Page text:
A Kirkham Alert!
Search On For Wednesbury Lad
Wolves Heroes are busy trying to track down another former Molineux man with South African connections.
Black Country boy Johnny Kirkham is known to have joined Durban Spurs following his career in England and to have stayed in the republic after his playing days ended.
But, a few months short of his 70th birthday, he appears to have slipped out of contact even with some of the other Wolves stalwarts who opted to try their luck in South Africa.
If anyone is able to point us towards him, we would be delighted to hear from them at firstname.lastname@example.org or on 07734-440095 – as long, of course, as he is happy for his contact details to be passed on.
We understand John, who was born in Wednesbury, has been living in Durban in recent years – and it is thought he donated one of his kidneys to his son.
A member of the team who famously won the FA Youth Cup at Chelsea’s expense in 1957-58, he has been mentioned at various times on this website, in particular as a teenage friend of Alan Hinton’s.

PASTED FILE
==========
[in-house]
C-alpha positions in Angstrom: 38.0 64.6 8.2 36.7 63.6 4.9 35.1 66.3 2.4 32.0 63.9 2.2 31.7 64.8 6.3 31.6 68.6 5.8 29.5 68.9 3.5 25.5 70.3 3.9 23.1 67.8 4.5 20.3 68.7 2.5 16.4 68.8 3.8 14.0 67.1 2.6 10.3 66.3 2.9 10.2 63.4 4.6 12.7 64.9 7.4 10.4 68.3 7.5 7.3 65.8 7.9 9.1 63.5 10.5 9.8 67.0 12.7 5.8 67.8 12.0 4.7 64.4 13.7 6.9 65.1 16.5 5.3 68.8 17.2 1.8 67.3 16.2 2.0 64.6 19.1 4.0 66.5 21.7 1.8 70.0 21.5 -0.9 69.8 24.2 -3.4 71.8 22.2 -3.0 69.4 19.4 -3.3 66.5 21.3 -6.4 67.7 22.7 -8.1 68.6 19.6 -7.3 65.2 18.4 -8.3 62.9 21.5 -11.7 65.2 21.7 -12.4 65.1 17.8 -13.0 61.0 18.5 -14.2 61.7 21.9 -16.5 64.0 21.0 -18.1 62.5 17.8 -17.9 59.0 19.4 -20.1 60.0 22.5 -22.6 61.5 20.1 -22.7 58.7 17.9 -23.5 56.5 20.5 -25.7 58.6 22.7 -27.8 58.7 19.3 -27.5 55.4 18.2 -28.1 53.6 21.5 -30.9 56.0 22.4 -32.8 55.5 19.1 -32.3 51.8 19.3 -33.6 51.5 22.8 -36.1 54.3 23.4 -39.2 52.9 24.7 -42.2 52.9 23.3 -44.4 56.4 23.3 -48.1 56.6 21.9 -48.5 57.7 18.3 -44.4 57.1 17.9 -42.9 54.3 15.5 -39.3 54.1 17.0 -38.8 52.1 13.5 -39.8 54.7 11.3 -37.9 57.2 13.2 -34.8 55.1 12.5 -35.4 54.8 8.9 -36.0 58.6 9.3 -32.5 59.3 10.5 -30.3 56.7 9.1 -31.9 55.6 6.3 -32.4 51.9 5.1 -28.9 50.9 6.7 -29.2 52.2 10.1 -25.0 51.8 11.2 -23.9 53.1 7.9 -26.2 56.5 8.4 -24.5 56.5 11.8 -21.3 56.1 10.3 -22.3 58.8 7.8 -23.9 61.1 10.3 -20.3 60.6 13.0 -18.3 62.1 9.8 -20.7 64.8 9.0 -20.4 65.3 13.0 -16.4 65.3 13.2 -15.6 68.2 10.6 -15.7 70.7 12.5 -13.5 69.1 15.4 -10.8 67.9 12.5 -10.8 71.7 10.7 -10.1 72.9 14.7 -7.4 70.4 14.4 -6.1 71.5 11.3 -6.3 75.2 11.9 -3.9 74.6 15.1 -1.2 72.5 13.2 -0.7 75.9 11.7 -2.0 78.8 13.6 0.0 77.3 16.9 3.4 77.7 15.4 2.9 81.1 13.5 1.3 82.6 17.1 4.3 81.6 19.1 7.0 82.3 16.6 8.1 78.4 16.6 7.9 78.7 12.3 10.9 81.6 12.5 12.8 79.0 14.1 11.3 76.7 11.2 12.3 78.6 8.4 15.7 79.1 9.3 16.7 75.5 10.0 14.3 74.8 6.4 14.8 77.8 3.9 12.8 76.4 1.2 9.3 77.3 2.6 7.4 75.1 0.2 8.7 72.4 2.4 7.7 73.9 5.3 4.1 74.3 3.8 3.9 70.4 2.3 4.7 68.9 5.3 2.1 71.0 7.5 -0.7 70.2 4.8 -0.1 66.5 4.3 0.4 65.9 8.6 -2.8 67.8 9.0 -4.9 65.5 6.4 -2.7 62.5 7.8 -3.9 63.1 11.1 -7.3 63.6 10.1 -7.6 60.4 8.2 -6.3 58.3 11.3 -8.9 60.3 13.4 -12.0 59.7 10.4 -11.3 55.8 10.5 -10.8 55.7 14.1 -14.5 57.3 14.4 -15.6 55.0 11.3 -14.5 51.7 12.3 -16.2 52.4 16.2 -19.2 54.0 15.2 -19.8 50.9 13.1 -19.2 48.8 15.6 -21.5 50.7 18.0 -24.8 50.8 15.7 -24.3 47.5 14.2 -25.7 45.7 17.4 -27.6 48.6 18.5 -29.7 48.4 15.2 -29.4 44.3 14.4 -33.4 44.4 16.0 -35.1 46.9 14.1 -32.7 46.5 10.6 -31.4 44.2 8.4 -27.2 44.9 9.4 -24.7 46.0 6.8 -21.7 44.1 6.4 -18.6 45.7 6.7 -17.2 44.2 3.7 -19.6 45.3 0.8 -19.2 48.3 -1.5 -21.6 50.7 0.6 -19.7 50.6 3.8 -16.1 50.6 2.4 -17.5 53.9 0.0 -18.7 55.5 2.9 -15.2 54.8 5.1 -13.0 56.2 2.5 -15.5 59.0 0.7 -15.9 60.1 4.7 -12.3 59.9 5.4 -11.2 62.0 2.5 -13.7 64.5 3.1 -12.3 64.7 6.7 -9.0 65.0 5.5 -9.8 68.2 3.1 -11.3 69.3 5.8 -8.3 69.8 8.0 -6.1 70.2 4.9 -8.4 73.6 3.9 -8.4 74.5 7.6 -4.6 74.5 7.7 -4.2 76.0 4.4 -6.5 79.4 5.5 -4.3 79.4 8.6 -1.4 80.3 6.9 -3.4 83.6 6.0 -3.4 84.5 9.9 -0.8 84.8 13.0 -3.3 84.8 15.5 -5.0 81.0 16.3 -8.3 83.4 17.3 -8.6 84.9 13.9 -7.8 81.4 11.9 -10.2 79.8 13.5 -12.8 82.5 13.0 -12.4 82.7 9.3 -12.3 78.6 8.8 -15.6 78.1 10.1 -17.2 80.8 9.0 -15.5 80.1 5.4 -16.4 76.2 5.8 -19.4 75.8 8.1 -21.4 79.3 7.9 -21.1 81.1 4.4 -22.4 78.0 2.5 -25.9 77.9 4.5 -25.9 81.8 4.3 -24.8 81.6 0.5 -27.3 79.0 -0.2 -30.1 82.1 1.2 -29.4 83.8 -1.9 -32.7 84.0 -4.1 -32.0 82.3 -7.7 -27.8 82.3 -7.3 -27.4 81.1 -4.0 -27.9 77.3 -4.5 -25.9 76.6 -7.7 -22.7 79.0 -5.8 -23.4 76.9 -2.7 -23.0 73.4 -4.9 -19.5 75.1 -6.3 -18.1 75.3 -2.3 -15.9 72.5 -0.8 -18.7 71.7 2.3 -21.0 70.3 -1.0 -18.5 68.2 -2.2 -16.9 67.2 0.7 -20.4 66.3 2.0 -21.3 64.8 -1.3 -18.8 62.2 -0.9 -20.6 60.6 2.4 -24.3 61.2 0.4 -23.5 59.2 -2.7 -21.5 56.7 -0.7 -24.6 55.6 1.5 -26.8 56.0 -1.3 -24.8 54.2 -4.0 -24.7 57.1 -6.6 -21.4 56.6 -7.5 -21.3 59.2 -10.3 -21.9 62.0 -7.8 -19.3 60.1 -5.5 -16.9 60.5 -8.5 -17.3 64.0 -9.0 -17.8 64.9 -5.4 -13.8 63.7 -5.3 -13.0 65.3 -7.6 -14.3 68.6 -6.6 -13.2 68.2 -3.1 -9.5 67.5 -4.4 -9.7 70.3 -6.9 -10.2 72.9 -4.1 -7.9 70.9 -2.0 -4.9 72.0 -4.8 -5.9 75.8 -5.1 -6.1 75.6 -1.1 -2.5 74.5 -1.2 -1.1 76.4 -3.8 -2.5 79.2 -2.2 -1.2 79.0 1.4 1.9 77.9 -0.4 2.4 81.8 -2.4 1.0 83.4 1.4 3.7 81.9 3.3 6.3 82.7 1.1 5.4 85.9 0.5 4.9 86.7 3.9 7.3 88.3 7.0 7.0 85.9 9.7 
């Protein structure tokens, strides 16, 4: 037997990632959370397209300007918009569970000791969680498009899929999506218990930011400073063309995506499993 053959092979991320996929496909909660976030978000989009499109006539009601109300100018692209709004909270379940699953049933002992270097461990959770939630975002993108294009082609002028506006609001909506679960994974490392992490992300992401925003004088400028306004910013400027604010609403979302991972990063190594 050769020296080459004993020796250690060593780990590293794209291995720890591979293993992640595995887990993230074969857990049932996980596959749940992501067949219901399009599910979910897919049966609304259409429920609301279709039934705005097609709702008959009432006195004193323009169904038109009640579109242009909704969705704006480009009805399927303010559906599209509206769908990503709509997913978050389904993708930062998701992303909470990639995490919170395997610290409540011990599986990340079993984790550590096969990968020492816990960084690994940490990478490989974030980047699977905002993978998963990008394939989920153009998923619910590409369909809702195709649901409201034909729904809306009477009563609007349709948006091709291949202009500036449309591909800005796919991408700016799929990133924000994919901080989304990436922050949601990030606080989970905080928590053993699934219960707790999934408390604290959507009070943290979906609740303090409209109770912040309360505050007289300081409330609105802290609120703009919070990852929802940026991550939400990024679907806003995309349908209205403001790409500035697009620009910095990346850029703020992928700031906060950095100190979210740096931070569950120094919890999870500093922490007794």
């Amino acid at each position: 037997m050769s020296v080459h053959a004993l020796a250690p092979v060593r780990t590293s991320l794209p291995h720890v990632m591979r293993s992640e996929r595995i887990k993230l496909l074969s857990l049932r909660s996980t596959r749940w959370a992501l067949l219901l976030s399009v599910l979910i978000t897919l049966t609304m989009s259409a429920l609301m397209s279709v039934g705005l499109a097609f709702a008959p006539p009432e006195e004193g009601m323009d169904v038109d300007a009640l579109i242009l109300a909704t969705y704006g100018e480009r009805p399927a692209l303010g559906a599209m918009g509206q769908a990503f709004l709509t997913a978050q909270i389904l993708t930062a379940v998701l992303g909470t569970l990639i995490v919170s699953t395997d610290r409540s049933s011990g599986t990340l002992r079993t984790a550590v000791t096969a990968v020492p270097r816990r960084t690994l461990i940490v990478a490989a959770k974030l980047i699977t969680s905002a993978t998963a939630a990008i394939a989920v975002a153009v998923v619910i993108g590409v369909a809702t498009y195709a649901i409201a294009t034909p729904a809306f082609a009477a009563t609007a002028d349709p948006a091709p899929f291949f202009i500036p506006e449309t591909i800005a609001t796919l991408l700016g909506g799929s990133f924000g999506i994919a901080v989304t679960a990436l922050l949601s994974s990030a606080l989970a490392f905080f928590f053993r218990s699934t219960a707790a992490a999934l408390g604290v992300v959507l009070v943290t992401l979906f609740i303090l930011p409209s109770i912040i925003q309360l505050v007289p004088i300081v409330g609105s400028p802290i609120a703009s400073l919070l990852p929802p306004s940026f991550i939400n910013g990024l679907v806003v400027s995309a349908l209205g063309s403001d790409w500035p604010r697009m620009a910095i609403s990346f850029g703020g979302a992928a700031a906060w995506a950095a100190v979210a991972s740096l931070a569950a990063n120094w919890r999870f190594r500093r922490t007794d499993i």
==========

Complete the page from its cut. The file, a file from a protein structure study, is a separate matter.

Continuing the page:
He made his senior Wolves debut at the age of 18 in a 2-0 victory at Celtic on the night the Scottish giants switched their floodlights on for the first time and played his first League game five days later in a 3-2 win at home to Manchester United in October, 1959, when he marked Johnny Giles. The two games were watched by a total of 89,000.
He was following in the wake of some awesome Wolves wing-halves such as Billy Wright, Ron Flowers, Eddie Clamp and Bill Slater but continued to make a mark.
In 1960-61, he played ten first-team games and came up with his first goals for the side – one in a 6-1 slaughter of Chelsea at Molineux, one in a home win over Burnley and another in an FA Cup draw against Huddersfield.
But it was in 1961-62, in which he made 30 appearances and preceded a goal in a win at Manchester United with a brace that saw off Nottingham Forest three days earlier, that he became more established.
Many of his outings were in the right-half role formerly occupied by Clamp and he had another long run the following season after reclaiming his place from Freddie Goodwin.
The last of Kirkham’s 112 senior appearances for the club (he scored 15 goals) came at home to Liverpool on the final day of the 1964-65 relegation season.
He was also an under-23 international and joined Peterborough before moving on to Exeter and non-League club Horwich RMI.